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Thai king Maha Vajiralongkorn and queen Suthida take the Tube as they open new subway station

Thai King Maha Vajiralongkorn Bodindradebayavarangkun and Queen Suthida put on a brave face as they took the tube as part of the inauguration of a new subway station in Bangkok on Saturday. 

The royal couple sat on the subway train on padded cushions for the opening of the new extension of the Metropolitan Rapid Transit (MRT) Blue Line, as men dressed in uniforms sat on the floor of the carriage while they waved. 

The King and Queen’s visit comes as the country appears divided, with royalists rallying in the streets to cheer on the monarch while pro-democracy protesters raised a Hunger Games three-finger salute at an anti-monarch rally.  

Thai King Maha Vajiralongkorn Bodindradebayavarangkun and Queen Suthida put on a brave face as they took the tube as part of the inauguration of a new subway station in Bangkok

The royal couple sat on the subway train on padded cushions for the opening of the new extension of the Metropolitan Rapid Transit (MRT) Blue Line, as men dressed in uniforms sat on the floor of the carriage while they waved

The royal couple sat on the subway train on padded cushions for the opening of the new extension of the Metropolitan Rapid Transit (MRT) Blue Line, as men dressed in uniforms sat on the floor of the carriage while they waved

Pro-democracy protesters flash the three-finger ay night

Pro-democracy protesters flash the three-finger Hunger Games salute during an anti-government protest at the Democracy Monument in Bangkok on Saturday night

Meanwhile, pro-democracy protesters rallied in the centre of the city, taking an opportunity to display their rejection of the country’s power structure directly to the monarch.

The protesters raised their hands in a three-finger salute popularised by the Hunger Games novels and films, which features the gesture being used to unite a revolution.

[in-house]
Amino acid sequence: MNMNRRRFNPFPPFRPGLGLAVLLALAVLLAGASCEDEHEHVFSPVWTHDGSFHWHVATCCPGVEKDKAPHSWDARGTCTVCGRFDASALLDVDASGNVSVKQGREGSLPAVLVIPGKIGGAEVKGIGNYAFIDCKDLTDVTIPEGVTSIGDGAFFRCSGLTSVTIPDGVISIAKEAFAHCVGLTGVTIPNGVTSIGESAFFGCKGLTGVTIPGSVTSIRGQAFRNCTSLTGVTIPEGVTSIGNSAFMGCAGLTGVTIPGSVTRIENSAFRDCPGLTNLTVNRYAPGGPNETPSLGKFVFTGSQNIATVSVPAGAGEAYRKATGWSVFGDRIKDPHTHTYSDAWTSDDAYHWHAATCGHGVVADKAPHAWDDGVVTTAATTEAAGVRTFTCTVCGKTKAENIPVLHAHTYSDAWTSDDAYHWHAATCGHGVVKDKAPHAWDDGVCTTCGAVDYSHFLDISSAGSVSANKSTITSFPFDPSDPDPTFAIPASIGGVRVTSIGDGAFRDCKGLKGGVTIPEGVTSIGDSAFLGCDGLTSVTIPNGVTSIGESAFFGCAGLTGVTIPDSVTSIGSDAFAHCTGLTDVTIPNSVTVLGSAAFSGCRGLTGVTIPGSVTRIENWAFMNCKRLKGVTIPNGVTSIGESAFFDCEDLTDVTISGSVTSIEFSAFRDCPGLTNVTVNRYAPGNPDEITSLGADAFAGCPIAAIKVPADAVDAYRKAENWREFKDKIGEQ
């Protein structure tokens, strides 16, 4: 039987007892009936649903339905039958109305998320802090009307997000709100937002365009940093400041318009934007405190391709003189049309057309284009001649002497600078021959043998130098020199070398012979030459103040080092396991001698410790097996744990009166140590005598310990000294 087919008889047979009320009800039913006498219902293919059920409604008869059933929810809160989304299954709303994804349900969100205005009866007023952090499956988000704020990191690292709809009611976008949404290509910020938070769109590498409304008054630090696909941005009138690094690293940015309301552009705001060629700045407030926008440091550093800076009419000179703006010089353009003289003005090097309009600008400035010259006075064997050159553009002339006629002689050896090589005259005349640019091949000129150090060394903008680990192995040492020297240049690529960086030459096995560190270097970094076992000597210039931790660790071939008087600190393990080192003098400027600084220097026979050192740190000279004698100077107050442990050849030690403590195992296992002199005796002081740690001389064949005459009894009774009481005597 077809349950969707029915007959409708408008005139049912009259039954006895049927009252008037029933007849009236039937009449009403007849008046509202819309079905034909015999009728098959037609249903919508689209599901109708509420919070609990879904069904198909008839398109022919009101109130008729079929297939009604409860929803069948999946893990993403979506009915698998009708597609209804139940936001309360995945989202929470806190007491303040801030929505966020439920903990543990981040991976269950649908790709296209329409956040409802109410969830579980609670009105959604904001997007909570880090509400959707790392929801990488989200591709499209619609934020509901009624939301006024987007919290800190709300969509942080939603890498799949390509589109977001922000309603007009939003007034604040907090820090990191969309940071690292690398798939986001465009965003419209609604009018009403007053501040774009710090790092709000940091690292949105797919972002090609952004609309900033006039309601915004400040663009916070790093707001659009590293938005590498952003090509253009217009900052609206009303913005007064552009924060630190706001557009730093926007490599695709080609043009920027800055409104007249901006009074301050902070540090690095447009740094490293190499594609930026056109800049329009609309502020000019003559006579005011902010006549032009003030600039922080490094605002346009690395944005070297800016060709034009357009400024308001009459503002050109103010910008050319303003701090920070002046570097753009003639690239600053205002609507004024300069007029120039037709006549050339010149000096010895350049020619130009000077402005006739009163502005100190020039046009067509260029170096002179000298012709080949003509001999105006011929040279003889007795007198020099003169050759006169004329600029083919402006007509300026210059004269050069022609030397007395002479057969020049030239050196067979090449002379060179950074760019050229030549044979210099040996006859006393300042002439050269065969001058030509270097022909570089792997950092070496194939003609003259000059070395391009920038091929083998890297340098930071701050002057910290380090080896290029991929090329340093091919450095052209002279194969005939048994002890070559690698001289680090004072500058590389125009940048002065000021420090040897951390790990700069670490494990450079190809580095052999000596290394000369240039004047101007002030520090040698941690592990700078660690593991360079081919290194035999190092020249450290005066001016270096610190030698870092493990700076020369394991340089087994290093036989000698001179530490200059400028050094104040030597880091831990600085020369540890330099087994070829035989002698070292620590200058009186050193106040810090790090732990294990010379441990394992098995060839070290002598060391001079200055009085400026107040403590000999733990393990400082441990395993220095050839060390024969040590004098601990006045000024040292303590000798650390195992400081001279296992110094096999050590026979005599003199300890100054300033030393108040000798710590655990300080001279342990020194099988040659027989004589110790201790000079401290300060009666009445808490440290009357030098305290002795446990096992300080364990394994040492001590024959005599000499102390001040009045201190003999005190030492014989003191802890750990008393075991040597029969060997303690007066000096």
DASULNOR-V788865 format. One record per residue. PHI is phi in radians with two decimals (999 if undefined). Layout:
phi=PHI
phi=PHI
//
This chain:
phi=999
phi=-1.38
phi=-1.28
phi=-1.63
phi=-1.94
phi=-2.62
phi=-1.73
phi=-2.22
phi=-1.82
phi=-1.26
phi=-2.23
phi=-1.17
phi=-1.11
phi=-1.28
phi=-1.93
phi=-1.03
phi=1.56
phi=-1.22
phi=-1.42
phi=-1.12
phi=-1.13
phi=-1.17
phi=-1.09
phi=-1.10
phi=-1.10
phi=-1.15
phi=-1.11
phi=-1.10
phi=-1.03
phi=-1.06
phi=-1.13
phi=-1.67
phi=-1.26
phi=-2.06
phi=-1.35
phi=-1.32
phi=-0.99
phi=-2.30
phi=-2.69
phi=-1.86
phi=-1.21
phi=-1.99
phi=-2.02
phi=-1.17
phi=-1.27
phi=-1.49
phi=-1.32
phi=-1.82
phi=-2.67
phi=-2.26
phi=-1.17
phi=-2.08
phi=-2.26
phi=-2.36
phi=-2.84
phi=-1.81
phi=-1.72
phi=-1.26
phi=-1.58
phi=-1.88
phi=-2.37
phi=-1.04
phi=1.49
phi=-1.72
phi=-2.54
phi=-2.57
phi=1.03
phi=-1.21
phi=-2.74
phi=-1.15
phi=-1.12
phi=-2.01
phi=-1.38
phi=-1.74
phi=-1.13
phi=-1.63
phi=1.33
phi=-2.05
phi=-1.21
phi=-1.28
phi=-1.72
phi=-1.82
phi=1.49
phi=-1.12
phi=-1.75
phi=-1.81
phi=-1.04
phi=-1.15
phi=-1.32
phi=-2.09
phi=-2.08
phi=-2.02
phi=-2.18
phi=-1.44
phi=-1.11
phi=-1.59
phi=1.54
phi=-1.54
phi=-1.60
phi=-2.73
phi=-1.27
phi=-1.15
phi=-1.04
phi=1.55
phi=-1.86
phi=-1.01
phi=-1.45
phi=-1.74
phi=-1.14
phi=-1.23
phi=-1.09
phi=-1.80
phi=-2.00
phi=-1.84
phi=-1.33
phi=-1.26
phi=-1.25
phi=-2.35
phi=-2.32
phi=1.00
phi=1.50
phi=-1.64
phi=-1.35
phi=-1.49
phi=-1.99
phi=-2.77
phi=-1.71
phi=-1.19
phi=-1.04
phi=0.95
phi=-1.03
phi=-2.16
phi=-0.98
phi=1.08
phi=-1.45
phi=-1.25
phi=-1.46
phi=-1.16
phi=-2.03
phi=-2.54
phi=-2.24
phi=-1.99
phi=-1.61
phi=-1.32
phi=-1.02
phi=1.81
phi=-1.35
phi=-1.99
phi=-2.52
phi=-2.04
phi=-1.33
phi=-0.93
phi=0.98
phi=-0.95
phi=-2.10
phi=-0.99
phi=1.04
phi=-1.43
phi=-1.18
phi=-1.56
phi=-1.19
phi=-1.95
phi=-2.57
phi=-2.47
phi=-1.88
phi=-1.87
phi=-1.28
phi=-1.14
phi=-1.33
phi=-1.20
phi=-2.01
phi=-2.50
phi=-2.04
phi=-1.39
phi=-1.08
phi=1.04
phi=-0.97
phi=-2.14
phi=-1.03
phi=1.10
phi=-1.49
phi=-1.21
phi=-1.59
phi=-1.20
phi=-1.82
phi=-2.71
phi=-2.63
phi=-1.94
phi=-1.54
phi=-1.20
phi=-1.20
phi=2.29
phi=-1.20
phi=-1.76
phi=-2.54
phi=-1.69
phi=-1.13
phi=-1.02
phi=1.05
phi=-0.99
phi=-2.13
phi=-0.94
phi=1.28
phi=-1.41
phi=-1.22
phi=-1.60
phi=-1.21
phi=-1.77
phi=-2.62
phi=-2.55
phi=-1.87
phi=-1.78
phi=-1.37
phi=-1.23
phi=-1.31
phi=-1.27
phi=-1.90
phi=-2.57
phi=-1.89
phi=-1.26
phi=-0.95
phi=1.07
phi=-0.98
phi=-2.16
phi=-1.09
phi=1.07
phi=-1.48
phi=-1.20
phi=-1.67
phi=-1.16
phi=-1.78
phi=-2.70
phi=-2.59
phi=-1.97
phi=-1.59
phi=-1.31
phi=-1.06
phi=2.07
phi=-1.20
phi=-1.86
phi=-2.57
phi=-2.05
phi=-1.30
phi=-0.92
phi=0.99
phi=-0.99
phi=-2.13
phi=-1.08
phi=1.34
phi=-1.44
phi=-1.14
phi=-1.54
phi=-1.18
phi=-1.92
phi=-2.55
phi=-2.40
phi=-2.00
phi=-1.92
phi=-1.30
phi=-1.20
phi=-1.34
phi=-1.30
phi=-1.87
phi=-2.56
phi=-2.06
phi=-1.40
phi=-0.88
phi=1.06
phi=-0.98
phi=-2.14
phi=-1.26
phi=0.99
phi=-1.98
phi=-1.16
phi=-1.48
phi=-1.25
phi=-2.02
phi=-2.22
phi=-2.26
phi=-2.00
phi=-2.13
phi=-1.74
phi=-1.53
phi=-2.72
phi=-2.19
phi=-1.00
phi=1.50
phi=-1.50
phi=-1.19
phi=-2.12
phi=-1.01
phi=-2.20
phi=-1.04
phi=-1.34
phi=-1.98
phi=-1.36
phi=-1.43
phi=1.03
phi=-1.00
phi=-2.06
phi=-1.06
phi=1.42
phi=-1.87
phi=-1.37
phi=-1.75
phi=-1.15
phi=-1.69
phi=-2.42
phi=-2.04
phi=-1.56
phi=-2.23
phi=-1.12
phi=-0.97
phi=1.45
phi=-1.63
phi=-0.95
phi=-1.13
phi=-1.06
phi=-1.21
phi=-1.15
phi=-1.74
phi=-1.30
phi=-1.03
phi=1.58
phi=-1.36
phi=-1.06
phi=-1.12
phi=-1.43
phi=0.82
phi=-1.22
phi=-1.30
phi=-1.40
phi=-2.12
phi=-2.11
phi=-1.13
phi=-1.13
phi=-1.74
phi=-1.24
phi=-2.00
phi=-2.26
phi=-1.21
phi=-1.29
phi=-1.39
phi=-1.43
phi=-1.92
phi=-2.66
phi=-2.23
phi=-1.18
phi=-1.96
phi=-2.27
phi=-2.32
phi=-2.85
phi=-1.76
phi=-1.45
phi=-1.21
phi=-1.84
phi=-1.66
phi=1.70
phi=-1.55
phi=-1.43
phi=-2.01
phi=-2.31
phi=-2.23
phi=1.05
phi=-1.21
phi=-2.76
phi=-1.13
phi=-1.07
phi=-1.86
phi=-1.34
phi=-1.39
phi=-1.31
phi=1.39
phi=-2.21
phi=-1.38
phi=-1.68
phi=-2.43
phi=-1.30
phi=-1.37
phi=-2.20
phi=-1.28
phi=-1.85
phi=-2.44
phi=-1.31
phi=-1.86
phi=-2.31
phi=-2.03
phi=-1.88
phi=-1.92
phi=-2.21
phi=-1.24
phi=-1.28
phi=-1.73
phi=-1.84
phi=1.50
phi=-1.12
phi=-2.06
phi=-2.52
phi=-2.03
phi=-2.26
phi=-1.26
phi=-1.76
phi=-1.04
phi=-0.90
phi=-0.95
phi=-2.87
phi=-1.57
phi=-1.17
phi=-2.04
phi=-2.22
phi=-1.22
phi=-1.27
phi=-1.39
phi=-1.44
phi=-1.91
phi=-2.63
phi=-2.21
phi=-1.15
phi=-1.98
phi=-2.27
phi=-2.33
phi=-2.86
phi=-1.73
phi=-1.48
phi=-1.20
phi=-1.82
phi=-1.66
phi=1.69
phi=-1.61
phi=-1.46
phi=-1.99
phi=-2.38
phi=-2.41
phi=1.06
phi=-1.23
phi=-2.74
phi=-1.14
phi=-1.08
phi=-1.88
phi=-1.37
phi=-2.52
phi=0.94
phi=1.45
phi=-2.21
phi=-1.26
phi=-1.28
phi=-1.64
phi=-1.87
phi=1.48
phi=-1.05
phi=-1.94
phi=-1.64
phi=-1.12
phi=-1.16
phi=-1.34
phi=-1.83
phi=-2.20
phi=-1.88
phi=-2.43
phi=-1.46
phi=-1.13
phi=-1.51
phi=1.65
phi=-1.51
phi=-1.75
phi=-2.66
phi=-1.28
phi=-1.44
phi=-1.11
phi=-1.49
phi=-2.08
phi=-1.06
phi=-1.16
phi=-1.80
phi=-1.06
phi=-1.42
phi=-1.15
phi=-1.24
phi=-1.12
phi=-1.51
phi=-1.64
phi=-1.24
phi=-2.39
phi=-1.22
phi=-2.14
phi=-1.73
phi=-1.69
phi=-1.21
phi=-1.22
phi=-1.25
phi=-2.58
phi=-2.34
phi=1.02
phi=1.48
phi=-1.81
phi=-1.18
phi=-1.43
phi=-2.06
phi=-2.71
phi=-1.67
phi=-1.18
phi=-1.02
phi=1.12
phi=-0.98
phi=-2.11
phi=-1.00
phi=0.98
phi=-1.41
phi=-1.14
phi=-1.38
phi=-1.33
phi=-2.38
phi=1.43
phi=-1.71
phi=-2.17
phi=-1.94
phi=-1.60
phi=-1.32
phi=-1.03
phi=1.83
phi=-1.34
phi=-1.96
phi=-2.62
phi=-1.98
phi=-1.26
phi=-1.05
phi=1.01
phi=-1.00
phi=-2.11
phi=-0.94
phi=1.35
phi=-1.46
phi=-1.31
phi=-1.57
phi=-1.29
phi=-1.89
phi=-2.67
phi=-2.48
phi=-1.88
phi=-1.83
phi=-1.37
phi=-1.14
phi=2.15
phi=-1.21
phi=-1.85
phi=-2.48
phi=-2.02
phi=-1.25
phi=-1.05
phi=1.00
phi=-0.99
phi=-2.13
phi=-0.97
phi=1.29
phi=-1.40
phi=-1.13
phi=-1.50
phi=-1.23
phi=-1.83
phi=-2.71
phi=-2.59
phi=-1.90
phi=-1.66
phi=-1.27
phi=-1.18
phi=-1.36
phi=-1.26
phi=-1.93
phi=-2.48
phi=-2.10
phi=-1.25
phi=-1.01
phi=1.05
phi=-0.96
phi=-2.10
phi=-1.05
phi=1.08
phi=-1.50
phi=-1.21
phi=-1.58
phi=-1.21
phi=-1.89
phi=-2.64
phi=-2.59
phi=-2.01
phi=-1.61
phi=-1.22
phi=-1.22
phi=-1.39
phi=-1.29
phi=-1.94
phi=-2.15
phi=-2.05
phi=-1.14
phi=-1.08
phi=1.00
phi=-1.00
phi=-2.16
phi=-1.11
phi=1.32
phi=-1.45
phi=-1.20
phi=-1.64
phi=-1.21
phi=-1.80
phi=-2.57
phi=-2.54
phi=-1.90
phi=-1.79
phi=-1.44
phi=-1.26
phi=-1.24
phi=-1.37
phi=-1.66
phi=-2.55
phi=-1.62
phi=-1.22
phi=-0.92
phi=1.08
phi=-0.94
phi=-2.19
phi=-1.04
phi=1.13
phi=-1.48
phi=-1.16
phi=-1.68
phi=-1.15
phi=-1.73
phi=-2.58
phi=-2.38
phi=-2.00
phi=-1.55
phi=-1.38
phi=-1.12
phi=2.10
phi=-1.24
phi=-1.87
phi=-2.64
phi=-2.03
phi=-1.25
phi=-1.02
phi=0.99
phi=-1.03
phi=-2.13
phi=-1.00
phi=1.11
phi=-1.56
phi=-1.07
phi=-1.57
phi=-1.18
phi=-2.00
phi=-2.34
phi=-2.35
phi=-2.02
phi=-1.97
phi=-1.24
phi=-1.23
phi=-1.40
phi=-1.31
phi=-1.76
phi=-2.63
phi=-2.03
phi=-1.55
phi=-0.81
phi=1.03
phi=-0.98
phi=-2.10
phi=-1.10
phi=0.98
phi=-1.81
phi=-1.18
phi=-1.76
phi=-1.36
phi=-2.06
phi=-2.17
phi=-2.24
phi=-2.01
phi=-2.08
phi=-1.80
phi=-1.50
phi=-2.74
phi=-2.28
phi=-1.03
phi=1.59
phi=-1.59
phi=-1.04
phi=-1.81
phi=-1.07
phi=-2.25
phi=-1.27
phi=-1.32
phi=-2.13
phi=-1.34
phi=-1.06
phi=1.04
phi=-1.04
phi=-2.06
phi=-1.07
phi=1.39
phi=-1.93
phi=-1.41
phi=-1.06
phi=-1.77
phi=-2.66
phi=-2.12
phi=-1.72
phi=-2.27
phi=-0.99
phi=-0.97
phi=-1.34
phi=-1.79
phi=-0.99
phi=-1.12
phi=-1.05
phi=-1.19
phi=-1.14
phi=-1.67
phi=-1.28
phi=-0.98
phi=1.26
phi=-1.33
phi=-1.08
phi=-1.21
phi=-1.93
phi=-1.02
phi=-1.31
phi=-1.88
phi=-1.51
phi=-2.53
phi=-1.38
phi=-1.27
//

The salute has been an increasingly common site among pro-democracy groups in Bangkok in recent weeks and was previously adopted by the now-dissolved opposition Future Forward party in 2018.

Some 20 groups called the rally at Bangkok’s Democracy Monument under the name ‘Mob Fest’ as the latest in a series of protests calling for significant reforms in government.

Meanwhile Thailand's King Maha Vajiralongkorn and Queen Suthida greet thousands of royalists as they inaugurate a new subway station, on the outskirts of the city

Meanwhile Thailand’s King Maha Vajiralongkorn and Queen Suthida greet thousands of royalists as they inaugurate a new subway station, on the outskirts of the city

Pro-democracy protesters rallied across Bangkok, taking an opportunity to display their rejection of the country's power structure directly to the monarch

Pro-democracy protesters rallied across Bangkok, taking an opportunity to display their rejection of the country’s power structure directly to the monarch

They climbed the monument on Saturday night to unfurl a giant banner scribbled with anti-government slogans and calls to reform the monarchy. 

The core demands of the main student-led protest movement are that Prime Minister Prayuth Chan-ocha step down, the constitution be amended to make it more democratic, and the monarchy be reformed to be made more accountable.

The demand over the monarchy is the most controversial because the royal institution is traditionally regarded as the heart and soul of the nation, and to be treated with the utmost respect. 

Thousands of royalists gathered to show their support for the Thai King after pro-democracy protesters held street protests calling for a monarchy reform

Thousands of royalists gathered to show their support for the Thai King after pro-democracy protesters held street protests calling for a monarchy reform